Earlier this week, James Patrick Kelly and John Kessel wrote about a man as puzzling as his stories, Kafka and the parable, and Tamar Yellin’s “Kafka in Bronteland.” Today, Kessel examines the Kafkaesque structure.
One of the influences of Kafka over later writers is not so much in the content of his work as in its form. The conventional Aristotelian plot proceeds by means of a protagonist, an antagonist, and a series of events comprising a rising action, climax and dénouement. It involves identification of the reader with the protagonist and vicarious engagement with his or her predicament (even when, as in say,Macbeth, the protagonist is the villain). One event causes the next event, and so on, like a row of falling dominoes. This structure has stood storytellers in good stead for a few thousand years.
But Kafka’s stories do not fall easily into this pattern—The Trial at least seems to begin in this way, though it never fulfills it. Perhaps that is one reason why Kafka had so much difficulty finishing his novels — a novel demands some structure of this type, and Kafka was not able to produce such a structure. In Kafka’s universe, cause and effect are not so sure as other forces.
Rather, what Kafka gives us— and if he is not the originator of it, he brings it to a remarkable perfection— is the story that begins with a premise, often a bald assertion of a fact in contradiction to reality (“As Gregor Samsa awoke one morning from uneasy dreams he found himself transformed in his bed into a gigantic insect.”). The story then progresses not as a series of cause-and-effect links, but as elaboration/qualification/evolution from that assertion. We can see this in “The Great Wall of China,” in “A Hunger Artist,” in the long description of the execution machine that comprises most of “In the Penal Colony,” in “The Burrow.” These stories are not so much narratives as explanations of the world, a world that is fundamentally inexplicable.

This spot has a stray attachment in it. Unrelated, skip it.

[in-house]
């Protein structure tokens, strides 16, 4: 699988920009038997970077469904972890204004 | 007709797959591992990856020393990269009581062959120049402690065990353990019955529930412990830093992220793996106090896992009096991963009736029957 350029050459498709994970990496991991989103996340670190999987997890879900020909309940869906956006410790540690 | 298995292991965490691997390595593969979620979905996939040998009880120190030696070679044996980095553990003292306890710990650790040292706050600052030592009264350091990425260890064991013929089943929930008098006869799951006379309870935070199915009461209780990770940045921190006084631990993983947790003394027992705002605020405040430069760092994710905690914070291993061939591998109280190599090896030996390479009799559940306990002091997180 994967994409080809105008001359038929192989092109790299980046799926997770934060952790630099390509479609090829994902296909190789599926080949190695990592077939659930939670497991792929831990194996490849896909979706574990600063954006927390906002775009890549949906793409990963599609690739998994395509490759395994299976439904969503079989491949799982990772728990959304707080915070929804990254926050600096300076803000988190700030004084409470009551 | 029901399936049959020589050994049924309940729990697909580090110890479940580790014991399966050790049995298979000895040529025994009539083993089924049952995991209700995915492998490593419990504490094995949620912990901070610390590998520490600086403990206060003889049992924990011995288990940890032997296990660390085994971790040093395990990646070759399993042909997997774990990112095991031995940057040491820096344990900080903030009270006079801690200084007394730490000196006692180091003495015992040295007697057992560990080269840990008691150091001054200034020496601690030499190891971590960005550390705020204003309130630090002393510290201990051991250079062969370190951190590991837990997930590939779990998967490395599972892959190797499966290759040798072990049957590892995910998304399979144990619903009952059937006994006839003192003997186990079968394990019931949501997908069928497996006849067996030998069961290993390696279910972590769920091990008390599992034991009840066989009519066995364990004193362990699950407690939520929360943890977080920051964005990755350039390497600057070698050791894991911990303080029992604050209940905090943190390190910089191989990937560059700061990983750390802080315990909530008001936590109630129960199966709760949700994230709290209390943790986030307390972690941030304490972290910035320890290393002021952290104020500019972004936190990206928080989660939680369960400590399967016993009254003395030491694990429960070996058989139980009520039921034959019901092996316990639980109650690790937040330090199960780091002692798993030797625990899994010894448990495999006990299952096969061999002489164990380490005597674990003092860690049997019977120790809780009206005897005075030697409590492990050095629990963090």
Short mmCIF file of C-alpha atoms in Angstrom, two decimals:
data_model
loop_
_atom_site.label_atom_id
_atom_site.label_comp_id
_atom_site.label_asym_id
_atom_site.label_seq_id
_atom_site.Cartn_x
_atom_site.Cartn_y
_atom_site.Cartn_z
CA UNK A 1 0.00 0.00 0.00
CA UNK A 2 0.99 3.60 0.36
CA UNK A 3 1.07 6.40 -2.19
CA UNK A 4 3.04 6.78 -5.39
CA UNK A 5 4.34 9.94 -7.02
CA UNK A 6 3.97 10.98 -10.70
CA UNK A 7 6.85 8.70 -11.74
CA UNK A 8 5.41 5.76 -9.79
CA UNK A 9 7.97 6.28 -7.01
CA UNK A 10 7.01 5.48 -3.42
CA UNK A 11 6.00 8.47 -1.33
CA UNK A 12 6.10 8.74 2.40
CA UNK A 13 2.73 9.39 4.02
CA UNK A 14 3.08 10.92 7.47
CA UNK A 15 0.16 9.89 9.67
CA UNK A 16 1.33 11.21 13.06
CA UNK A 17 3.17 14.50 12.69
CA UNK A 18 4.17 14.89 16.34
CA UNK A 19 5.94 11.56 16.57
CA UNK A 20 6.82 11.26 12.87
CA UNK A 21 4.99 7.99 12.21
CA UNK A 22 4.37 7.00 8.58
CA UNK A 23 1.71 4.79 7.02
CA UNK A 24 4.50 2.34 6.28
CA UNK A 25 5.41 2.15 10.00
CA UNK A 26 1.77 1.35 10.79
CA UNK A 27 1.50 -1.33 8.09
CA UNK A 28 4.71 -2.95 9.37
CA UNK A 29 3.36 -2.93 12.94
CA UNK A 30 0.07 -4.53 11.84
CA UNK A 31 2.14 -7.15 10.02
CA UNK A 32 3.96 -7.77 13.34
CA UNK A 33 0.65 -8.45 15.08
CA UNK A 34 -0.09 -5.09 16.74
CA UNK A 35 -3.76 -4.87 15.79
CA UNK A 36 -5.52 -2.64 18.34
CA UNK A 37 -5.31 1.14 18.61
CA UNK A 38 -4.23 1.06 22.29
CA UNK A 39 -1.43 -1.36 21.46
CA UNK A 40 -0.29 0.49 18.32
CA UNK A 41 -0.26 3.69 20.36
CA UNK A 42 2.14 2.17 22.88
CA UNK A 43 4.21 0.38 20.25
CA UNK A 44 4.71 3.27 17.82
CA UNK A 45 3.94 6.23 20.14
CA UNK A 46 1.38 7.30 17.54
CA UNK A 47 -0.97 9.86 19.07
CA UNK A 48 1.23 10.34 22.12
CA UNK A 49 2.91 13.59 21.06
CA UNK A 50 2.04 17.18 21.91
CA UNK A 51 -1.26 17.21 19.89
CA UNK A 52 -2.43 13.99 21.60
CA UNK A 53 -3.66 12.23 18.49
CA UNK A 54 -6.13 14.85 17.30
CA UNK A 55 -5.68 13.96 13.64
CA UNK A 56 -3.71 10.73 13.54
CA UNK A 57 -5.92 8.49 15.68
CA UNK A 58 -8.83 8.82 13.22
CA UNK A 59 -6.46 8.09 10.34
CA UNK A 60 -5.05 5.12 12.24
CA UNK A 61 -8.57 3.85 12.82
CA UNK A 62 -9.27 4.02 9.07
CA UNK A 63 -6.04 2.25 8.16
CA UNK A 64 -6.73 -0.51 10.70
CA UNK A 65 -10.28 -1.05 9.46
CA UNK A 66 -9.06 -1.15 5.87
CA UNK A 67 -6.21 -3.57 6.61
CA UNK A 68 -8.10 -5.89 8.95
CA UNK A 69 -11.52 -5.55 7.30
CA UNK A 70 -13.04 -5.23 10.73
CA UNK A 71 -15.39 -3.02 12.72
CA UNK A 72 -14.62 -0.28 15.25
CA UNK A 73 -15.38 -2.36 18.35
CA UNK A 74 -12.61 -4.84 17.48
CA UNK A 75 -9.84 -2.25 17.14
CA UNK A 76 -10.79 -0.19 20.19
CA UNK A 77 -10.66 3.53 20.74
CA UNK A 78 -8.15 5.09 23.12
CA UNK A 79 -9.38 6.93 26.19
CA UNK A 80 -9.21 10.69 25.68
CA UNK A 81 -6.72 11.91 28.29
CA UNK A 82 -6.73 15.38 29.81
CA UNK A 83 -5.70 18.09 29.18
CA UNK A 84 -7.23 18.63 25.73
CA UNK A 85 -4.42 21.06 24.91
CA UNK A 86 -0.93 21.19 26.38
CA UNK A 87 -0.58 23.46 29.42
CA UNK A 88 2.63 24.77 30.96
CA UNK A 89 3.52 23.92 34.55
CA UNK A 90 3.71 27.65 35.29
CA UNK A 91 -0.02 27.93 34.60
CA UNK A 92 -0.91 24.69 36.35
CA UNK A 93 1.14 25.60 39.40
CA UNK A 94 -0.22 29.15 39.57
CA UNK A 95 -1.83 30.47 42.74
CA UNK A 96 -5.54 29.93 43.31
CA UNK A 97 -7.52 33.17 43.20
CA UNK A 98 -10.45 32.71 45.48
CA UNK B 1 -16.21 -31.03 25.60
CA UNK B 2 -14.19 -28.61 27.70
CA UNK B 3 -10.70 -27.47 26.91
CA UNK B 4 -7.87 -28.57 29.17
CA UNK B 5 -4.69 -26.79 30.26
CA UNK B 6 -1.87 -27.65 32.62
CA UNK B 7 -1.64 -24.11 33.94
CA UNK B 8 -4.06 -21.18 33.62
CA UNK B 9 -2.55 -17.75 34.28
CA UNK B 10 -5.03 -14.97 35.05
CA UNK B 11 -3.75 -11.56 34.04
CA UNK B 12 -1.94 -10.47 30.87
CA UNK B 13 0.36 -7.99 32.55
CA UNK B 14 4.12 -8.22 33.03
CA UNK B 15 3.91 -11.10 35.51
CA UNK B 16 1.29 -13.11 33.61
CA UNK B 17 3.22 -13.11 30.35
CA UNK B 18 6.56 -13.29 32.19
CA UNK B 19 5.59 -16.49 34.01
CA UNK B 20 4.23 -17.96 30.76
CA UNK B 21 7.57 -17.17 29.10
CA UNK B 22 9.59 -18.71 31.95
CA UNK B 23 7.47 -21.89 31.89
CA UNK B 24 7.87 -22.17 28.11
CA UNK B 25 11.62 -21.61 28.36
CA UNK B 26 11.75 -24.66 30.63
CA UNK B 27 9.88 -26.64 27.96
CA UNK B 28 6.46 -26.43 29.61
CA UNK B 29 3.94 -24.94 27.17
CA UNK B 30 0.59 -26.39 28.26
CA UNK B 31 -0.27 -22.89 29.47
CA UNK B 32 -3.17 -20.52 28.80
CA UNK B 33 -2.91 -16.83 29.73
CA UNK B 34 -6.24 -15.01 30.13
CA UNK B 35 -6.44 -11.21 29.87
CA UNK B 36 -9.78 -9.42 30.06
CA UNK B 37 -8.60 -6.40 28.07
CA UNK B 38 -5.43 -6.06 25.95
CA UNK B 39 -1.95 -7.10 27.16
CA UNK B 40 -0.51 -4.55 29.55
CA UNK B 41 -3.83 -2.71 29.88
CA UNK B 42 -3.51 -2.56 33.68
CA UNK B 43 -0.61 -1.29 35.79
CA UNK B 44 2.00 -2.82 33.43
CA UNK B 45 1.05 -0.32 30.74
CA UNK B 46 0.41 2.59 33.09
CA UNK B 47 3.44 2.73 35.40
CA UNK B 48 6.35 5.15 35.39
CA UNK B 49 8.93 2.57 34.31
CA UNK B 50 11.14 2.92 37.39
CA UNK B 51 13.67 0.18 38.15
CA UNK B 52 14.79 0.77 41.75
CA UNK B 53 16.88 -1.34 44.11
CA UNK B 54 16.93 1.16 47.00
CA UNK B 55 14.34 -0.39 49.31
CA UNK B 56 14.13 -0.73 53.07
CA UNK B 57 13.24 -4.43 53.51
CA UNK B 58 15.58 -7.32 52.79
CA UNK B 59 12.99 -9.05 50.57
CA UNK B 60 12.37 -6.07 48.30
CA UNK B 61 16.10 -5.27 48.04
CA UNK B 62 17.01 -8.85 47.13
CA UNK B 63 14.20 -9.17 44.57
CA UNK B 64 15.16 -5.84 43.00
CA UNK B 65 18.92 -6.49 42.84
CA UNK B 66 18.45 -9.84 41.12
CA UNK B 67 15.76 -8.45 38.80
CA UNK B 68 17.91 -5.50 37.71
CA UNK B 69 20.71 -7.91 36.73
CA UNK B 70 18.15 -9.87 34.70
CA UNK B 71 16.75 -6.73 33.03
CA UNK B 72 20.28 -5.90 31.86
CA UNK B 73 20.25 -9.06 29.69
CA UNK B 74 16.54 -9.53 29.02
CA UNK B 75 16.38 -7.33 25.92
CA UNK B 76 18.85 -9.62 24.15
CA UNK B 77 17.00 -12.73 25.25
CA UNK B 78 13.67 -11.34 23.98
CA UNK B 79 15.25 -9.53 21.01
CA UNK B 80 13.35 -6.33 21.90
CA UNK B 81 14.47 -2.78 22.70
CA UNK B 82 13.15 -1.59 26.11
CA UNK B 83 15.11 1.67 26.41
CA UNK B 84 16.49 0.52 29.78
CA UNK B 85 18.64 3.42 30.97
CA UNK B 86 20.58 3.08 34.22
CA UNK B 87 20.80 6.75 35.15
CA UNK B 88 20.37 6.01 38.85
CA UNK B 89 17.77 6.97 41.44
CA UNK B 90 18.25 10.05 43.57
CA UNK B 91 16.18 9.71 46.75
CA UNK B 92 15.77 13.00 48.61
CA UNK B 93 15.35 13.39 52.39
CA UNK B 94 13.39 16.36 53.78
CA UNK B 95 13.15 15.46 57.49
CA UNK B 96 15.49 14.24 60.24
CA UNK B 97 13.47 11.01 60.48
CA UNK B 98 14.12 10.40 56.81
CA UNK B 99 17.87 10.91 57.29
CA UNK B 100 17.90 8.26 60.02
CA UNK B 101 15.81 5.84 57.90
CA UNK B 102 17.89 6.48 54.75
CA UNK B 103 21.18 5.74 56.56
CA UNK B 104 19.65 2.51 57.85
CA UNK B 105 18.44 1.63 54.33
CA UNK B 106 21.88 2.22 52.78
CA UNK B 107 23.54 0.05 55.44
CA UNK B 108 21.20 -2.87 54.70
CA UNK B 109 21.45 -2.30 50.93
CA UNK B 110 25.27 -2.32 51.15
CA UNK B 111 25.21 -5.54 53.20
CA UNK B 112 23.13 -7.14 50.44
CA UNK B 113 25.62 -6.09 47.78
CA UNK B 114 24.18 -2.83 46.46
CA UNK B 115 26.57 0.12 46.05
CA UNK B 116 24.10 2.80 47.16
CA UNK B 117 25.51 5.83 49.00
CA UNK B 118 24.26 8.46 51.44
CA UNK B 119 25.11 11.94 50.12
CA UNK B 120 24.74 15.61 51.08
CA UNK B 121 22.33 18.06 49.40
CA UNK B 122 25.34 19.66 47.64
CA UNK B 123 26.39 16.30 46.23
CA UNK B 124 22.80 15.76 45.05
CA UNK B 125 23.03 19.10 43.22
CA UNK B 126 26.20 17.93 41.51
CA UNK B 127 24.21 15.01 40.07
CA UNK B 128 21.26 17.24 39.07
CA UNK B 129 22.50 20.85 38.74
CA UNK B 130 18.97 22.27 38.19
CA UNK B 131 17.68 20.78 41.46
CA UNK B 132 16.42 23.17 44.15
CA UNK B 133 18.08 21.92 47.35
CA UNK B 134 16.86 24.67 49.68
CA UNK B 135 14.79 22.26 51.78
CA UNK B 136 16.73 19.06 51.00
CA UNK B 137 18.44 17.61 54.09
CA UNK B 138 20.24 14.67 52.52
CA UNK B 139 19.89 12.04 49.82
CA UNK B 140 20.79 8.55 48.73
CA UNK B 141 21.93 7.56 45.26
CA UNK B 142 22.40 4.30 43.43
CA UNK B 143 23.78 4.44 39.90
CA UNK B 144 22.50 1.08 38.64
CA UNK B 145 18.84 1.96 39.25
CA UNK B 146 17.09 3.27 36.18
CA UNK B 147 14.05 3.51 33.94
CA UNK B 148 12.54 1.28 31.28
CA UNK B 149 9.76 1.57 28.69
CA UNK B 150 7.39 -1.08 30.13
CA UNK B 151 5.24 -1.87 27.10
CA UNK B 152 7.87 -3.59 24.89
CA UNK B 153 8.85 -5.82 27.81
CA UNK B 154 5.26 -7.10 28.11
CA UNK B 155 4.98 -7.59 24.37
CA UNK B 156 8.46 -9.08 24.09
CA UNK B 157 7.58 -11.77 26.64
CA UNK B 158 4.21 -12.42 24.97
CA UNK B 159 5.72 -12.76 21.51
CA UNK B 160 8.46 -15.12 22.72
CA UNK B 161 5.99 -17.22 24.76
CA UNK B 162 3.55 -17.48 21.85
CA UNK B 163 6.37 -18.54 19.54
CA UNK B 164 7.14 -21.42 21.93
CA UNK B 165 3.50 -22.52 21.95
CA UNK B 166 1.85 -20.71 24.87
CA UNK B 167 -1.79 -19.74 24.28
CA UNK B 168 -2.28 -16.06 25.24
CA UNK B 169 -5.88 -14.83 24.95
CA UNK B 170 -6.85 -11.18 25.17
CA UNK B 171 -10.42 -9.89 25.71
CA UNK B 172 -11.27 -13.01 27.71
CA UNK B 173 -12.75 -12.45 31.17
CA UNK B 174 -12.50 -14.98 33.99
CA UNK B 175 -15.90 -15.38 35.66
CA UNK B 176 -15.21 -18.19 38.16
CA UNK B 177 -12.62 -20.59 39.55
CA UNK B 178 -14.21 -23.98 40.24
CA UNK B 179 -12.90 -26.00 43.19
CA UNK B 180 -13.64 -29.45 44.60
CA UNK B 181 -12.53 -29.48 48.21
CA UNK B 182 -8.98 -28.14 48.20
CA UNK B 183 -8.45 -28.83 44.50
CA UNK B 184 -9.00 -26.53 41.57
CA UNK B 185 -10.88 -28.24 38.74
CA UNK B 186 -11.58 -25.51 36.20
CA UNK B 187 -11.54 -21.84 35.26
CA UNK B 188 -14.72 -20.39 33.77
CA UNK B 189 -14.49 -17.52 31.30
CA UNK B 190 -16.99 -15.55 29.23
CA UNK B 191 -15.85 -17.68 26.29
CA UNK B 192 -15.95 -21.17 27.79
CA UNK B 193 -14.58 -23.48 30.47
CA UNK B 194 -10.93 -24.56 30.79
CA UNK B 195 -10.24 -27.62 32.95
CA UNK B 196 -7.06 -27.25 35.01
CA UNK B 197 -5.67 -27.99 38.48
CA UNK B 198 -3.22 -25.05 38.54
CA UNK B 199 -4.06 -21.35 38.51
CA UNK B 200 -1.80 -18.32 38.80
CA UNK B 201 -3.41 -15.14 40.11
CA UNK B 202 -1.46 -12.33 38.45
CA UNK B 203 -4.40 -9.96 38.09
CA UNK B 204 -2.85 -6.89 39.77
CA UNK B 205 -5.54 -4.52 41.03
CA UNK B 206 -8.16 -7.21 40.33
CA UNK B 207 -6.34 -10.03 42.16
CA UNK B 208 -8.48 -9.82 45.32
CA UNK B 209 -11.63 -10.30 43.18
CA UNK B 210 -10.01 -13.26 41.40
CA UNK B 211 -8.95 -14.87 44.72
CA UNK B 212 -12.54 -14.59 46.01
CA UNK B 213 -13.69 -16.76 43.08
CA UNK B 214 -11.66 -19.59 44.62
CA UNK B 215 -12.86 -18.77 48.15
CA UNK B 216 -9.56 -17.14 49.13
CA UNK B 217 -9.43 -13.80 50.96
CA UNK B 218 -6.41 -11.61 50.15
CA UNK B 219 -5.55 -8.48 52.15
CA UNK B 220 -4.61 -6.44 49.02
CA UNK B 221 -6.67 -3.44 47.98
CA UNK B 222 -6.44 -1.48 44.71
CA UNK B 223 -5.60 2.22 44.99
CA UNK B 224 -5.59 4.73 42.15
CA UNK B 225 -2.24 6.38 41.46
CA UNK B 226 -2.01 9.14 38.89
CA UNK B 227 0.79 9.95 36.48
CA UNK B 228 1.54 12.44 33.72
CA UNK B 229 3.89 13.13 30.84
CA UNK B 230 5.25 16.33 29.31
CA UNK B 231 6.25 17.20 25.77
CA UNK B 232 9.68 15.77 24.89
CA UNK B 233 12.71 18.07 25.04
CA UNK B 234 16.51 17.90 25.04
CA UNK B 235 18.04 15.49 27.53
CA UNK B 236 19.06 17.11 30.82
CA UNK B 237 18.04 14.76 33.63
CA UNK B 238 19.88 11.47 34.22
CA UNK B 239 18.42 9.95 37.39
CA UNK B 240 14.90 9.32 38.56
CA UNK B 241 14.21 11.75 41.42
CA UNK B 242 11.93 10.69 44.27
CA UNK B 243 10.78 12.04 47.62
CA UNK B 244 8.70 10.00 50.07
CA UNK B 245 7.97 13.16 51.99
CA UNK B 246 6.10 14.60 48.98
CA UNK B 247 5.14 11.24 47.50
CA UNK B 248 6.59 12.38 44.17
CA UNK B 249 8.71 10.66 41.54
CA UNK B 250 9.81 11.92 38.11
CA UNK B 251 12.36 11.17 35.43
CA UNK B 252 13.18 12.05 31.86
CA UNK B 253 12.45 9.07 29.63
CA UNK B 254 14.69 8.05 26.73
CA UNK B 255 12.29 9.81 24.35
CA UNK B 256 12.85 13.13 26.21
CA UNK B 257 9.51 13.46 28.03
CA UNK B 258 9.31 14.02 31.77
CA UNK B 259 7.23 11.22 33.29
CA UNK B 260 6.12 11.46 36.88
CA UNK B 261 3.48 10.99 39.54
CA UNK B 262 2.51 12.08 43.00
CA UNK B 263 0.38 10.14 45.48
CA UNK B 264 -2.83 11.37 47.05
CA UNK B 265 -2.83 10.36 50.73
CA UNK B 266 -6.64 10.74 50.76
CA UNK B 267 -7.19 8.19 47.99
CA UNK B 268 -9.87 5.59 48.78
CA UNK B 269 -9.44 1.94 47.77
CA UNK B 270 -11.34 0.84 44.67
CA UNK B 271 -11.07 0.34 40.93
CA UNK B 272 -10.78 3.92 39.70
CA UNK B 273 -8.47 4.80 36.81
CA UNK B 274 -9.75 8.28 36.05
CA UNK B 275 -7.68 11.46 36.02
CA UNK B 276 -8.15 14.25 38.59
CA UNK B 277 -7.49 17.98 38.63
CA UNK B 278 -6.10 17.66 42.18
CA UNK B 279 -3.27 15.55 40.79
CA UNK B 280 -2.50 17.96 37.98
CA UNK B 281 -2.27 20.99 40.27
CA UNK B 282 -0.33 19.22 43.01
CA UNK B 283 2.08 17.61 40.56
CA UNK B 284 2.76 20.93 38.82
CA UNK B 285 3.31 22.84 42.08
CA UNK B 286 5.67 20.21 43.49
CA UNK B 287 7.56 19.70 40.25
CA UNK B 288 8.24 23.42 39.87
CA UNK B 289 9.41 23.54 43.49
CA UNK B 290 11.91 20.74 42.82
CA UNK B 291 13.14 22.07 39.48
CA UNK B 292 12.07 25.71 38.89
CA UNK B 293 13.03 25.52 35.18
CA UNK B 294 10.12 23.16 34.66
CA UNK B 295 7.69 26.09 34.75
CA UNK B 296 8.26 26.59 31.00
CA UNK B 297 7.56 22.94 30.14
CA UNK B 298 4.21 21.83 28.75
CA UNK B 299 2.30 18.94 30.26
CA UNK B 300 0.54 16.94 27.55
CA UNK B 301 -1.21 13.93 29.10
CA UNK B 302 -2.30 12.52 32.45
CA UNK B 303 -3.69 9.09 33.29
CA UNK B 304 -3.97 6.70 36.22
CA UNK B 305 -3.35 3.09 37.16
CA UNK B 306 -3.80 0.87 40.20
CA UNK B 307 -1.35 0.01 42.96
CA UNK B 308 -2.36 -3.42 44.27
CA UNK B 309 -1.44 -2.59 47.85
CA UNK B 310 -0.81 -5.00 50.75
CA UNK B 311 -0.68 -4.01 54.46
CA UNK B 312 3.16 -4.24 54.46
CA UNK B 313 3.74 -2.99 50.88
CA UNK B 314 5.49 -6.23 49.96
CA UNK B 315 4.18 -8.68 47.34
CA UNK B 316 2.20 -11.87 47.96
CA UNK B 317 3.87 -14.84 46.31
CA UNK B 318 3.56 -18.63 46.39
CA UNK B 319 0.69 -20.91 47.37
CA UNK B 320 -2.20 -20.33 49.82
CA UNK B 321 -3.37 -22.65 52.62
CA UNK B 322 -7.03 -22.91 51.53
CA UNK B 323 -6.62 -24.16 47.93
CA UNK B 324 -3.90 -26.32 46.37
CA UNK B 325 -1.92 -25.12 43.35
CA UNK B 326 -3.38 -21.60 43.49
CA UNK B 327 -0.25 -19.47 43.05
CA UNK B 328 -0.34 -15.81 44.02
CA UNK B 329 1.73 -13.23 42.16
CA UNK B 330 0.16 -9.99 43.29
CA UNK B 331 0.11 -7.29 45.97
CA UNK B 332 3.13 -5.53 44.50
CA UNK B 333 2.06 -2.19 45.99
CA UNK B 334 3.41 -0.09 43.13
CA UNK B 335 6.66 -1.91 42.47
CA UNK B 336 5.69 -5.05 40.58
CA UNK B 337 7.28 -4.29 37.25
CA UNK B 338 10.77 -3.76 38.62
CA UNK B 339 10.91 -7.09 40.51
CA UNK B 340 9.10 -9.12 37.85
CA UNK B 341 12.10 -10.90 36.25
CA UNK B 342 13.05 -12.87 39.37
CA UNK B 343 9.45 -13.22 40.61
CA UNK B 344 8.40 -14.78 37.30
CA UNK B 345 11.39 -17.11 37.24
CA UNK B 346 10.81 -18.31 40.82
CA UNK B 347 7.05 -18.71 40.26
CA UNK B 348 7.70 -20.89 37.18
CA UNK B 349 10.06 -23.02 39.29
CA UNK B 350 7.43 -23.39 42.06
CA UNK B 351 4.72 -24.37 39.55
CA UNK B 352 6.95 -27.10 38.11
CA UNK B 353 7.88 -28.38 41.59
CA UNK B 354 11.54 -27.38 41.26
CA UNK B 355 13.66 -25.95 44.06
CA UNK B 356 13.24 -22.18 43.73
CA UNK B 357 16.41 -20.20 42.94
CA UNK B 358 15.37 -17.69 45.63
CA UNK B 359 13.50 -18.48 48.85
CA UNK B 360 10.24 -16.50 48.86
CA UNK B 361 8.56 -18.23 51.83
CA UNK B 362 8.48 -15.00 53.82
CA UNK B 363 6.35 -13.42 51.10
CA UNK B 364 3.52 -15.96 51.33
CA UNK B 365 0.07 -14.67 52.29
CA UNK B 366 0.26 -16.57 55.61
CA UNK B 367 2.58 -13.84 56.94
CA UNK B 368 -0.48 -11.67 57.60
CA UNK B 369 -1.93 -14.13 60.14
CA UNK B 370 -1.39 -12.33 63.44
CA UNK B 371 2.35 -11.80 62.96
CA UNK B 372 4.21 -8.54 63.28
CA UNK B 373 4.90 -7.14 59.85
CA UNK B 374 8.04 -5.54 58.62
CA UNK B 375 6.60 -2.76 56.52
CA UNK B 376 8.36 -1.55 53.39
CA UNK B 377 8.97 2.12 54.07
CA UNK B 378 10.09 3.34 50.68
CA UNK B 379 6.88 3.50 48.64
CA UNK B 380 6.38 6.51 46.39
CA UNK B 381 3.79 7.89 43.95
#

Jorge Luis Borges said that Kafka’s stories “presuppose a religious conscience, specifically a Jewish conscience; formal imitation of Kafka in another context would be unintelligible.” But in another time and place, Borges also said that, “I felt that I owed so much to Kafka that I really didn’t need to exist.” Whether or not formal imitation of Kafka was his intent, in fact we can see precisely the Kafkaesque structure put to use in many of Borges’ greatest stories, such as “The Library of Babel,” “The Lottery in Babylon,” “Tlon Uqbar, Orbis Tertius,” or “Pierre Menard, Author of the Quixote.”
Through Borges, Kafka’s influence has spread to several generations of later writers. And it does seem to me that many late modernist and postmodernist stories owe their structure, if not their very existence, to this tradition.
James Patrick Kelly and John Kessel’s anthology, Kafkaesque: Stories Inspired by Franz Kafka, is now available. They have been blogging here all week for Jewish Book Council and MyJewishLearning.